- Reading time: five minutes
- Word count: 987
- Published: 18 dec 2013
- Author: Matador the First
- Copyright: Matador the FirstMatt Matrisciano, 2013
Seth smells the trees as soon as his dad opens the car door. They have parked at the end or beginning of several rows of Douglas-firs. Seth jumps out of the minivan and plants his feet on the ground with a thud, and not the crunch he wants. He smells ice in the air. His younger brother James stops at the door and steps out as if starting down a hundred-foot ladder he were climbing the first time. Their parents walk over to a small shack-like office to the left of their car. They come back a moment later, sometimes leading, sometimes following the only available employee.
“You see the signs every so often along the trees?” the employee says as he points to various disintegrating and faded wooden signs. He wears no nametag. Seth’s parents nod. “That’s how we number each row. Helps train new folk, helps know where the trees are, helps find people who get lost.”
“But they’re not consistent,” Seth’s mom says. “That sign says 2, that one says T, that one’s solid red, and another’s got IX on it in green.”
“We alternate each row.”
“Or use whatever they find lying around the side of the road,” Seth’s dad whispers to the kids.
“We also cut trees down only once they’re five years old,” the employee says.
“I can’t wait to cut the tree down,” Seth says.
“Keep waiting,” James says. “I’m going to cut it down.”
“I’m older than you.”
“You cut your palm with a butter knife last year.”
“Whichever of you’s quieter as we look, you’ll help cut it down,” the employee says.
“We’ll say Timber, won’t we?” Seth asks.
“Timber!” James shouts. It’s loud enough to echo and almost escapes to reverberate, but gets captured by the branches.
“Sure we will. We all will,” Seth’s mom says.
“If you’ll come with me.” The employee swings his hand toward the trees ahead. He waits for Seth’s parents to step next to him and then they head down the path in Row T. “Y’all told me you had heavy ornaments.” The firs stretch on forever before them. “Trees the far end of this row have sturdy branches.”
The five of them walk quite a ways down the path. Seth and James lag behind and stop in front of a puddle. Their parents walk on with the employee.
James steps next to a tree and breathes out deep several times. “Why can’t I see my breath?”
“It’s not cold enough,” Seth says. “That’s why it never snows here.” He stares at the ground and swivels the toe of his sneaker into the dirt.
“Will we see our breath on Christmas?”
“If it snows.” Seth kicks the dirt back over where his shoe has been. “And it won’t.”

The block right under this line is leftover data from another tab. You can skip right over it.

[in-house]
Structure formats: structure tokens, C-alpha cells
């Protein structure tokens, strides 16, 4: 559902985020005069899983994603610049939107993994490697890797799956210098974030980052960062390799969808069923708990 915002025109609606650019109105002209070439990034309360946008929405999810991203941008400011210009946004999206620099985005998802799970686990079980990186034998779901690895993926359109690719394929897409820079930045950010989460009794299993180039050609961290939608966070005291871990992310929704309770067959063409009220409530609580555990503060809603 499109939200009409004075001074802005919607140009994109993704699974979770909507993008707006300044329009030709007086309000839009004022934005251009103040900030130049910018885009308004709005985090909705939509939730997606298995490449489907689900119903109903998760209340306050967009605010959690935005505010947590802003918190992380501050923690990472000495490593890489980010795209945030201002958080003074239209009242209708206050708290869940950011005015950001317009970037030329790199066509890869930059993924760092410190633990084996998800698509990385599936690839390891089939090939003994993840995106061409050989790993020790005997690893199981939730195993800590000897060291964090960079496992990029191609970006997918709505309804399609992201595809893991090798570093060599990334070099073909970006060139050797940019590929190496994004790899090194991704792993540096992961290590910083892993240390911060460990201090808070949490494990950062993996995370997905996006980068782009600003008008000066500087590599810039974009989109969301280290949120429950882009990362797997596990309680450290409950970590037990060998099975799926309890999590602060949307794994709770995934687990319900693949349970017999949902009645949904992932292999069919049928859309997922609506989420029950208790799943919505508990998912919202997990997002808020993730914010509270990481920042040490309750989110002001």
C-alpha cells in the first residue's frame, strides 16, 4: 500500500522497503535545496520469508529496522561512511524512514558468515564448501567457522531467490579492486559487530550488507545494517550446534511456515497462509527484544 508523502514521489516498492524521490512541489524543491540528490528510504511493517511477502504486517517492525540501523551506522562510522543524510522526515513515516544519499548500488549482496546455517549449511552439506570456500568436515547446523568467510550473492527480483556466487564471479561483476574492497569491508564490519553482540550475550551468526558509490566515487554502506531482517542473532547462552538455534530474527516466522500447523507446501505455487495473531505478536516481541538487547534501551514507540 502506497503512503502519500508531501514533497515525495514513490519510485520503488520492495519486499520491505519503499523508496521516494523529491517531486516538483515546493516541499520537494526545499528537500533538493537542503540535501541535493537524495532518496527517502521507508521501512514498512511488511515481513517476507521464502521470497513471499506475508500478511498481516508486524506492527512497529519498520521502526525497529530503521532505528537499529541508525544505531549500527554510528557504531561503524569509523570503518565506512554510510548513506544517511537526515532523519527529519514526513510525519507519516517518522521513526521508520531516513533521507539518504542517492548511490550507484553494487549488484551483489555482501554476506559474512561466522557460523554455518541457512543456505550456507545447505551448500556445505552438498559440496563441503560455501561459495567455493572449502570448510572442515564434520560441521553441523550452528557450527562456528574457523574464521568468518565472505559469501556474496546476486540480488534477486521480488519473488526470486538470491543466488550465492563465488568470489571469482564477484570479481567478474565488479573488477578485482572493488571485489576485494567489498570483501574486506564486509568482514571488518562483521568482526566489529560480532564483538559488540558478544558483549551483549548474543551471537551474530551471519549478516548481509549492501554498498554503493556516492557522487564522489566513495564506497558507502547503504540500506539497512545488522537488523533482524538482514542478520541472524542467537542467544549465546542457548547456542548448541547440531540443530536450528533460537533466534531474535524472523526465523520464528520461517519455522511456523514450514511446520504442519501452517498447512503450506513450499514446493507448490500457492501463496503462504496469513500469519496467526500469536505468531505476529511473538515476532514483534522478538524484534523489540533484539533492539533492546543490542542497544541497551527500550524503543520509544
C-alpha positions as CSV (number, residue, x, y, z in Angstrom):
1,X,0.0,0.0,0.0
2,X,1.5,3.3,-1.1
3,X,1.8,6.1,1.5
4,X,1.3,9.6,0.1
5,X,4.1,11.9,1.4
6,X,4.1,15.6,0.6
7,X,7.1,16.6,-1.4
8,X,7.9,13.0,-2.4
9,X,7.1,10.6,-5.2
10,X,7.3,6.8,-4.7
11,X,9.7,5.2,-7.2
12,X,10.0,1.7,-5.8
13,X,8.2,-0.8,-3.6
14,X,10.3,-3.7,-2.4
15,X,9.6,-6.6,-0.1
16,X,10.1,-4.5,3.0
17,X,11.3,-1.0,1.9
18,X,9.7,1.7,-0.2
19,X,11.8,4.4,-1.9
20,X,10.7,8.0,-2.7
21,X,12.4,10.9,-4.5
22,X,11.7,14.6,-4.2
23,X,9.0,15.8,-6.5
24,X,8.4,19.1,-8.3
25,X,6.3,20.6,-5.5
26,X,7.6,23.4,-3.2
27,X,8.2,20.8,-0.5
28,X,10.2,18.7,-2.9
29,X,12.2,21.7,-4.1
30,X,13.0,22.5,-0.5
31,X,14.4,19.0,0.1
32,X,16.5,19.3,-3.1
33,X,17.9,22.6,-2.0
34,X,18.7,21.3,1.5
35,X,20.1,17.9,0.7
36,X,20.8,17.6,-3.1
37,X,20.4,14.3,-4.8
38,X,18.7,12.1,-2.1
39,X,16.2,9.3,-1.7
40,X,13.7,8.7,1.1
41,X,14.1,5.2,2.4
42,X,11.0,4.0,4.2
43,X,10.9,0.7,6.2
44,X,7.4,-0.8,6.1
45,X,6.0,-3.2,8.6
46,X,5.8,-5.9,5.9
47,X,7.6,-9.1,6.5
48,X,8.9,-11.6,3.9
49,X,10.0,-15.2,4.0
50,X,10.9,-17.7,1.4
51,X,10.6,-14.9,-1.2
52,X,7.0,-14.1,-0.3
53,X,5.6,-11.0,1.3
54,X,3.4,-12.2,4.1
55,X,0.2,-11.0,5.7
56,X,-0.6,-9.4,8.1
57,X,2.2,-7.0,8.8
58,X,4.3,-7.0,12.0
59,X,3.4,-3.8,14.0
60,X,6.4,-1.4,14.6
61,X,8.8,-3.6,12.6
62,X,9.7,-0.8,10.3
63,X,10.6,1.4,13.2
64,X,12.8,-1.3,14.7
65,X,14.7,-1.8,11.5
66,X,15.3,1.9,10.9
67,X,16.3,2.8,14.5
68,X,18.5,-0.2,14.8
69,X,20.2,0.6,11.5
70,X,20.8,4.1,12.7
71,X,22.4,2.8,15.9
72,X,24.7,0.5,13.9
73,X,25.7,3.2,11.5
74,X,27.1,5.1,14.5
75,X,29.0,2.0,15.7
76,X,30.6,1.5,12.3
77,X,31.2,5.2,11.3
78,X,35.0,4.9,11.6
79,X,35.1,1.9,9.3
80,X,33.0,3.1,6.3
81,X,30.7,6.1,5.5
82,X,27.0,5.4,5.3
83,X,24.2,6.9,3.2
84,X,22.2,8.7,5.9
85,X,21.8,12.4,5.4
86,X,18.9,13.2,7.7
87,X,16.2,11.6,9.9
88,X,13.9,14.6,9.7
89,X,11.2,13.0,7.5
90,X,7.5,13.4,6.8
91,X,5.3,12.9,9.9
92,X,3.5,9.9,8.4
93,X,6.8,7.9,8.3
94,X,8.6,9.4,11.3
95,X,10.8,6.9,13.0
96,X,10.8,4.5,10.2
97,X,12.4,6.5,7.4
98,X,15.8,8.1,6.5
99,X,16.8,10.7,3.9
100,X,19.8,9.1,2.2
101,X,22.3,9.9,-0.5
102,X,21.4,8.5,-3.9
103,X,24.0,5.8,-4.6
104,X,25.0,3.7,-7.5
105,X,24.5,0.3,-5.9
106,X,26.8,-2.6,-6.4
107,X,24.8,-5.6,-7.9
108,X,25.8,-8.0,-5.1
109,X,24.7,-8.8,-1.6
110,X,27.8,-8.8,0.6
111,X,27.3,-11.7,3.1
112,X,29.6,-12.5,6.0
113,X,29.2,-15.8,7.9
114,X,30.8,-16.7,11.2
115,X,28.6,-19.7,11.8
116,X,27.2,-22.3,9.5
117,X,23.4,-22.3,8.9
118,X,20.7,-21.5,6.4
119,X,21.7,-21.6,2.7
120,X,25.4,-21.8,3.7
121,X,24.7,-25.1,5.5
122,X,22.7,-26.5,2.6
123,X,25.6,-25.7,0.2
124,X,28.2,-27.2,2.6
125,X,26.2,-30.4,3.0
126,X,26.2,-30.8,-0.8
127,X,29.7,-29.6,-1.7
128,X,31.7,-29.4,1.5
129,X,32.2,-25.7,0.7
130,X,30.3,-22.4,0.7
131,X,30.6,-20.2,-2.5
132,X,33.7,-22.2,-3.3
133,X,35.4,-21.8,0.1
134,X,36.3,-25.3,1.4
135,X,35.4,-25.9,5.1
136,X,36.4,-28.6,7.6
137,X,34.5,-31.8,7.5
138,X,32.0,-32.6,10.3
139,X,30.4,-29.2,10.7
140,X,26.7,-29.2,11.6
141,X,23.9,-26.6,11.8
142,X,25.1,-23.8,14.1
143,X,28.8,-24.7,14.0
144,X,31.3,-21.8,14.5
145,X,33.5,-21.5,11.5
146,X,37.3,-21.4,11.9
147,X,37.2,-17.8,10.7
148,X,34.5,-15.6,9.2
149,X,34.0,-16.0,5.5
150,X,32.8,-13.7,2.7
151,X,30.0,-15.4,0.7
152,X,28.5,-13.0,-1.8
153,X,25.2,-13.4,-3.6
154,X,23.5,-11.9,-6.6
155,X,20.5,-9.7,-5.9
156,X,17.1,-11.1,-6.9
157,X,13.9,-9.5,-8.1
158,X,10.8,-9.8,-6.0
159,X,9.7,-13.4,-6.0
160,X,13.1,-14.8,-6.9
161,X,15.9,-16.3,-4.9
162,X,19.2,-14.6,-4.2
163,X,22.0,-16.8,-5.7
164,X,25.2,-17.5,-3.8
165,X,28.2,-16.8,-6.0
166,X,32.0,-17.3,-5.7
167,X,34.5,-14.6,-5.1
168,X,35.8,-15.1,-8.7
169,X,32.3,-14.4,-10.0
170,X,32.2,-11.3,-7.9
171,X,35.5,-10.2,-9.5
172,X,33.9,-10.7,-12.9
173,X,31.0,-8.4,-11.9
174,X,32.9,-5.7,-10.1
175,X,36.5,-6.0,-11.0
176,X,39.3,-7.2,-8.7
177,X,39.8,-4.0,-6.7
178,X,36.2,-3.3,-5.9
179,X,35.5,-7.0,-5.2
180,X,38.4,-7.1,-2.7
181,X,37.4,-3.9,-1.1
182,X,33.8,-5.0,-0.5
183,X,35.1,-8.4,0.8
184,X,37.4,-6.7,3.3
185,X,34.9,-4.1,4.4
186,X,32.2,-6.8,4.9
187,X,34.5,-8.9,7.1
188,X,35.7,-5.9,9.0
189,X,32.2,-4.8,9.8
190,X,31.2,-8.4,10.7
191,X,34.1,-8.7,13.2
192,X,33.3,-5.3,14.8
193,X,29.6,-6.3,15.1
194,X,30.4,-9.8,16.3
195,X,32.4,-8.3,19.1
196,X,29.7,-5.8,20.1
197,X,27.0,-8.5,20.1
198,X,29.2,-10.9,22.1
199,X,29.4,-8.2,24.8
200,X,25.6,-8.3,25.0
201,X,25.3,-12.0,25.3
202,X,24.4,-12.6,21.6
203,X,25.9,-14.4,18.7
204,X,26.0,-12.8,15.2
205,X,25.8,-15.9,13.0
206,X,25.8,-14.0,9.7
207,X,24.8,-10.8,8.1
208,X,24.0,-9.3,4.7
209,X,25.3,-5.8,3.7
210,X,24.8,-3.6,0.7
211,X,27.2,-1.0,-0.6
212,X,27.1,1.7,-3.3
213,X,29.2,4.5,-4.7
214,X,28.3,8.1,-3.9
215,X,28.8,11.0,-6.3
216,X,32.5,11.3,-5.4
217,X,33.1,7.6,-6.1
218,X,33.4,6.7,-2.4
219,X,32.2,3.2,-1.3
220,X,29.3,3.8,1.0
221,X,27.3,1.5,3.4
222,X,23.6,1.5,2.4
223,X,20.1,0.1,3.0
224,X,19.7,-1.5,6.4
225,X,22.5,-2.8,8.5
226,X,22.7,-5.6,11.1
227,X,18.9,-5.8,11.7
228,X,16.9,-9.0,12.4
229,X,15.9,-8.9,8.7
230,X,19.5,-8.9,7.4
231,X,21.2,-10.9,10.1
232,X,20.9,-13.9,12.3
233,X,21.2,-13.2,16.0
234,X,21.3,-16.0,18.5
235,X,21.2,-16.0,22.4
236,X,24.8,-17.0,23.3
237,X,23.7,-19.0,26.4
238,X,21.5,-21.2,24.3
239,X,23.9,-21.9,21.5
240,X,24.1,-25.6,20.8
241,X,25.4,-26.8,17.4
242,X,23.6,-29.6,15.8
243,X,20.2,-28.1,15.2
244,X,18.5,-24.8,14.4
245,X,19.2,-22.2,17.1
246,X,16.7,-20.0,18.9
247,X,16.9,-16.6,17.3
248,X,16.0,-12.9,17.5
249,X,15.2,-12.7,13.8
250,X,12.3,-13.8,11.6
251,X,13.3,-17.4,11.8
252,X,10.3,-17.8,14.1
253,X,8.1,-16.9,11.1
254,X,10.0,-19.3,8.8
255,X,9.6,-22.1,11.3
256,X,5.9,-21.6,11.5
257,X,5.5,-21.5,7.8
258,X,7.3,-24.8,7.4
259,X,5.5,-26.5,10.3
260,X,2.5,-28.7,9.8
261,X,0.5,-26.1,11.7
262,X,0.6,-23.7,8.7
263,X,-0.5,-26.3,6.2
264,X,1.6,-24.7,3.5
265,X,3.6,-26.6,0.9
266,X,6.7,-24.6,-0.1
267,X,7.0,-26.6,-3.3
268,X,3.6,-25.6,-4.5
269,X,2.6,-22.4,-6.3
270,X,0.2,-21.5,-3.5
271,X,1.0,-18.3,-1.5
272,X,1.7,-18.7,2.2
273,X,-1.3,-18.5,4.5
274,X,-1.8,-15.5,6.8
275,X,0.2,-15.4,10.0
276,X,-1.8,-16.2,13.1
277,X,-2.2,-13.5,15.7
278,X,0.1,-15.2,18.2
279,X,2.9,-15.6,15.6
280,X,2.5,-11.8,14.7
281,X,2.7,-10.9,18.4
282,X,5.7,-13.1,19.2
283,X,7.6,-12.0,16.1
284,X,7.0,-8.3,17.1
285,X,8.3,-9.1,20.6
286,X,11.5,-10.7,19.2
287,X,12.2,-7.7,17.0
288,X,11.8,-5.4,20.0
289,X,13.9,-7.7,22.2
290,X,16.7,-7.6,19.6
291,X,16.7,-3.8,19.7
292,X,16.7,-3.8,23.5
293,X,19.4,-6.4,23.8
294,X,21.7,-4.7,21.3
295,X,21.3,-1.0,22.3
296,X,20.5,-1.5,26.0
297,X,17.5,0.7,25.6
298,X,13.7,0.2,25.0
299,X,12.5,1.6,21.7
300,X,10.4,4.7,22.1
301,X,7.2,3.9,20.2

“Oh.” James takes off a blue cotton glove and dips his hand into the puddle. He shivers and yanks it back and shakes the water off.
Seth looks at a fir near him and tries to climb it, but the branches are too close together. “Let’s find a real tree. One we can climb.” He walks between the trees and James follows.
They cross several rows of Douglas-firs before they find a wide gap between the farm and a forest, covered by dirt and mud and dying yellowed grass. It’s still earlyish in the morning and a bit of frost has survived the night and sunrise. The grass crunches as the brothers trudge their way across. They walk into the forest staring at the ground and when they look up they see trees upon trees—mostly pines, some crowded together, some spaced apart. There are no paths but the scent of the Douglas-firs is still strong enough they can find their way back.
“Wow, are they all pines?” James says.
“I hope not,” Seth says. “We can’t climb those.”
“What about that one?” James points to a pine that has planks nailed to its trunk. Seth smiles and walks over to it.
He sees himself taking off his gloves and climbing the planks, one by one, with a strong grip and a steady pace, climbing higher and higher until he’s above all the other treetops. The trunk stretches farther up and he keeps climbing until, near the top, he comes to a small wooden platform. He stands up and looks down over the side. The ground is hidden, unseen so long it’s nothing more than a vague and fading memory, like the first day of kindergarten a few years ago. He scans the horizon and sees nothing but trees upon trees, growing any- and everywhere and without pattern. The air whispers a breeze and some pines sway like slow dancers. The tip of his nose sits swollen and heavy. A flake of snow lands on it. “James!” he shouts. “Jimmy!” He looks over the edge of the platform. “Snow, Jimmy!” Several axe-chops ring out and he feels himself falling and now he’s standing on the ground again, staring at the planks nailed to the pine.
“They chopped down the tree without us!” James says. Seth takes off his gloves and grips a plank. He looks up the trunk. A treehouse juts out about fifty feet above his head. He climbs to the second plank. The third, the fourth, the fifth.
“We didn’t get to say Timber!”
“You just said it,” Seth says. He climbs higher and higher and hears his mom shouting his name.
“Come see the tree we got!” their dad yells. “I think it’ll even hold the star up top!”
James walks to the base of the pine. “C’mon, Seth, we should go back.”
“You can have your tree,” Seth says. “I found mine.” He stares at nothing but the trapdoor above him as he climbs. He sees the ladder running on through the treehouse up to the treetop, and the cold and the snow up there will wake him up forever.